December 17, 2012
The southern flank of the Caucasus Mountains is in the nation of Georgia. Ten kilometers southwest of the Lednik Karaugom Glacier, Russia from the previous post is Kirtisho Glacier a 4.5 km long valley glacier, a small subglacier KS is also examined in this post. The glaciers in the Causcasus Mountains have been undergoing a significant retreat, the USGS, (2010) Satellite Image Atlas of Asia, noted that nearly all of the 65 glaciers examined in this region experienced significant retreat from 1987-2004. Shahgedanova et al, (2009) noted a 8 meters per year average retreat rate for the 1985-2000 period. To get a feel for the terrain watch the trailer for the On the Trails of the Glaciers- Caucasus 2011. The video does not show Kirtisho Glacier but does indicate the nature of the terrain. This is a project of an Italian group Macromicro, that had contacted me about an upcoming expedition to Alaska in 2013. Landsat images from 1986 (second image) and 2012 (third image) along with 2011 Google Earth imagery (top and bottom image) are shown below. Kirtisho Glacier has a top elevation of 3700 meters and a terminus that in 2012 is at 2600 meters, and was 2400 m in 1986. The snowline has typically been at 3300 meters, blue arrow, which is too high to sustain the terminus at 2600 m. The terminus position in 1986 is indicated by a red and yellow arrow that are also used in the 2012 imagery and the 2011 terminus closeup. The magenta arrow in the Landsat images indicates the beginning of a separation from an northern tributary, which is close to the snowline. The terminus itself is not crevassed in the lowest 400 meters, suggesting retreat will continue for this nearly stagnant section. KS the small glacier to the south, has decreased in area from 0.45 km2 in 1986 to 0.20 km2 in 2012. We also examine this more below.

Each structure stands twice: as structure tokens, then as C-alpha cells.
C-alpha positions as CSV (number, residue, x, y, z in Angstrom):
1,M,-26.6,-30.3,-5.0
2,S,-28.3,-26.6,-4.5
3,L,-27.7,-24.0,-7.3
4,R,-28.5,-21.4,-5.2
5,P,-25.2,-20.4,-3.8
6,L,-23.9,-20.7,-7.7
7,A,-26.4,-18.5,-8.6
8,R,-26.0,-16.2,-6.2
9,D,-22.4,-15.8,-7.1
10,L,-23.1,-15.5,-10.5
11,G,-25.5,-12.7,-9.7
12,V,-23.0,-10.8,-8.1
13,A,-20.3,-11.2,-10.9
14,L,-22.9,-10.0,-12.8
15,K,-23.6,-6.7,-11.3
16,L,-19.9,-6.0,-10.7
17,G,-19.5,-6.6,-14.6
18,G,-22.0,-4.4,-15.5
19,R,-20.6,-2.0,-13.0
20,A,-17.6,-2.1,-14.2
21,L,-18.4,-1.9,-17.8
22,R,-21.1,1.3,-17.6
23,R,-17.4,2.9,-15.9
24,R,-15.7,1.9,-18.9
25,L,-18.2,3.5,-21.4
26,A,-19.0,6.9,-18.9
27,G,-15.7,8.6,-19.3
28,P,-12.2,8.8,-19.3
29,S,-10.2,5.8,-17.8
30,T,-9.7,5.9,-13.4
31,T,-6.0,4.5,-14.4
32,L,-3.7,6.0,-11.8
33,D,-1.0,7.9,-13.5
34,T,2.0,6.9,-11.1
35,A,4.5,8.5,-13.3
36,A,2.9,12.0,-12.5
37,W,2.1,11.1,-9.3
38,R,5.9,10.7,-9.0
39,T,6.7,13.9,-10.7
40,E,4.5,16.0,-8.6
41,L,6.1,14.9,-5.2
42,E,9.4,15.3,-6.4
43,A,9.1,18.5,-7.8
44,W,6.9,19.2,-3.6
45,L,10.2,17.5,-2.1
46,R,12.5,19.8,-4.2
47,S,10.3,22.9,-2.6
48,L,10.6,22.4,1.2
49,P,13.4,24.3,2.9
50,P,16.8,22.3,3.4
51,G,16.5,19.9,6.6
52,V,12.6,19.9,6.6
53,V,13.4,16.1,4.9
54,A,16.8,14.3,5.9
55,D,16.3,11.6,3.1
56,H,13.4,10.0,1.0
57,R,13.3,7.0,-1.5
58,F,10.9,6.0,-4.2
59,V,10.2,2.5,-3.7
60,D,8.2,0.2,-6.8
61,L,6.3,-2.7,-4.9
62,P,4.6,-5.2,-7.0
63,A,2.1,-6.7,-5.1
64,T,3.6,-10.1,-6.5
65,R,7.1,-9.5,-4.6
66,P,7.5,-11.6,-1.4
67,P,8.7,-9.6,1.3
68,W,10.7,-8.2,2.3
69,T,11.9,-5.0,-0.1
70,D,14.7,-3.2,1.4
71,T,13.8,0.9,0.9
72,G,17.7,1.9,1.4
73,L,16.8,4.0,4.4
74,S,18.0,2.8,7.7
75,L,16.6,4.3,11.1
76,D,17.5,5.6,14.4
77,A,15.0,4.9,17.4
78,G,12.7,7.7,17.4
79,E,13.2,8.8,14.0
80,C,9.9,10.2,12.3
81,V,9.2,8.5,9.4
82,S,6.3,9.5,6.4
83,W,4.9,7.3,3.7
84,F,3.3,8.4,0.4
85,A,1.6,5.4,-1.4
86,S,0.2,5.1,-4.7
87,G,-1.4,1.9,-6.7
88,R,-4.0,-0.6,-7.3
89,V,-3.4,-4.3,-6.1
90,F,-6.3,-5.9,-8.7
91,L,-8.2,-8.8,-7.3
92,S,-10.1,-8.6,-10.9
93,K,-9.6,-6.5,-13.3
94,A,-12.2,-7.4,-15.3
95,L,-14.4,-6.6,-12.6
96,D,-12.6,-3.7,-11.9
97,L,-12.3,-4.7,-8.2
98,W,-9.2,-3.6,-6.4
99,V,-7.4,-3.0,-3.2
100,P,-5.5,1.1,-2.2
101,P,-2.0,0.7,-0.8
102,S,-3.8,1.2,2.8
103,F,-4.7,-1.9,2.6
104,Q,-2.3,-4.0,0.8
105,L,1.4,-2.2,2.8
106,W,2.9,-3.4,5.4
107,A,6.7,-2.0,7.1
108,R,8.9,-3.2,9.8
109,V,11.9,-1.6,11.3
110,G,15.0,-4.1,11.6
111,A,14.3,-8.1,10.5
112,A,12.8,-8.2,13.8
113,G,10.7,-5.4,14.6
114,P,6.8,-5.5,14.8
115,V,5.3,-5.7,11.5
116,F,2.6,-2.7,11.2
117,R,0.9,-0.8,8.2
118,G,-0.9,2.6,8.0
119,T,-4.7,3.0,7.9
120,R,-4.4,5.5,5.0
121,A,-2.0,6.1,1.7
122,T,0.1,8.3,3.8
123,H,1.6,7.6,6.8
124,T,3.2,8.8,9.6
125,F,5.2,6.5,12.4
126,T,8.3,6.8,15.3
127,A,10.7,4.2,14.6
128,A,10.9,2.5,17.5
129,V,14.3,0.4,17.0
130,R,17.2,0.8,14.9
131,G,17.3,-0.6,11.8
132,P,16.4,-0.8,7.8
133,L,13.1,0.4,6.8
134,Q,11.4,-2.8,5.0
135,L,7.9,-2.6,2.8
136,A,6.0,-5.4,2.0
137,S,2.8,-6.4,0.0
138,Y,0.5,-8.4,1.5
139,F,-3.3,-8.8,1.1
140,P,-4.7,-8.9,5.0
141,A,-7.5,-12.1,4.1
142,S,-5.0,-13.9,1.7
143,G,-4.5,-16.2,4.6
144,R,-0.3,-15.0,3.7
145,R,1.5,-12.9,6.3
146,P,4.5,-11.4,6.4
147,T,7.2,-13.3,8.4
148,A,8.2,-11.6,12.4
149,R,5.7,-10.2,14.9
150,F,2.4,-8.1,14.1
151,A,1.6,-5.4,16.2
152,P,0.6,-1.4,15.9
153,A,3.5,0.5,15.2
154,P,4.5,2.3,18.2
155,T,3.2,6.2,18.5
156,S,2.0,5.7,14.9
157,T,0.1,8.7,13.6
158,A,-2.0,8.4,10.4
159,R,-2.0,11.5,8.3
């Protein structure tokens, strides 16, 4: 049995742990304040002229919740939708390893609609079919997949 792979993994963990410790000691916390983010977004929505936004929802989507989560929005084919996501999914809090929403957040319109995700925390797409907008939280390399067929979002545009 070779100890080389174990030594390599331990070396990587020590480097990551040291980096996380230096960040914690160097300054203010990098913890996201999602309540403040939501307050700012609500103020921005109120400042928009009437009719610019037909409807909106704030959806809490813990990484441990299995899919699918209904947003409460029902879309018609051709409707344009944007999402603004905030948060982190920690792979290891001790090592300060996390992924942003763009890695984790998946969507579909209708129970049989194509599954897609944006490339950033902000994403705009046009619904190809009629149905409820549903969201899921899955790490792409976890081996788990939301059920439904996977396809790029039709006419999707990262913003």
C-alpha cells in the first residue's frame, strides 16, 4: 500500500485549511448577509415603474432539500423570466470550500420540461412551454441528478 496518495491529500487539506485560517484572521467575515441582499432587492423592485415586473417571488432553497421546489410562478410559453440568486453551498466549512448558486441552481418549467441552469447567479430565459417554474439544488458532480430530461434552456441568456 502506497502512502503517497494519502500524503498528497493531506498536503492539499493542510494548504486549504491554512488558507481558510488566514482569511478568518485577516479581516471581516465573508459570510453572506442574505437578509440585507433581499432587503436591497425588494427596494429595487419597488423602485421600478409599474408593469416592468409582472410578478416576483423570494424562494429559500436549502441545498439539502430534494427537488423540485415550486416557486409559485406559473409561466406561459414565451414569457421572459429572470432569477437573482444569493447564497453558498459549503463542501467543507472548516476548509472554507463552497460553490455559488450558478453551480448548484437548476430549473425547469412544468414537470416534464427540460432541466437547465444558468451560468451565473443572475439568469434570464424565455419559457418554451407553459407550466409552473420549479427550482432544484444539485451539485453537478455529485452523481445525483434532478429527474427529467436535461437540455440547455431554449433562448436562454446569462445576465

The KS glacier viewed up close is quite thin, with limited crevasses. The red arrows indicate rock protruding through this glacier in many locations. These rocks indicate how thin the ice is, and will help absorb heat and hasten melting as the rock outcrops expand. In 2011 and in the 2012 imagery there is no remaining snow on the glacier. A glacier without a persistent accumulation zone cannot survive (Pelto, 2010). KS glacier will not survive much longer.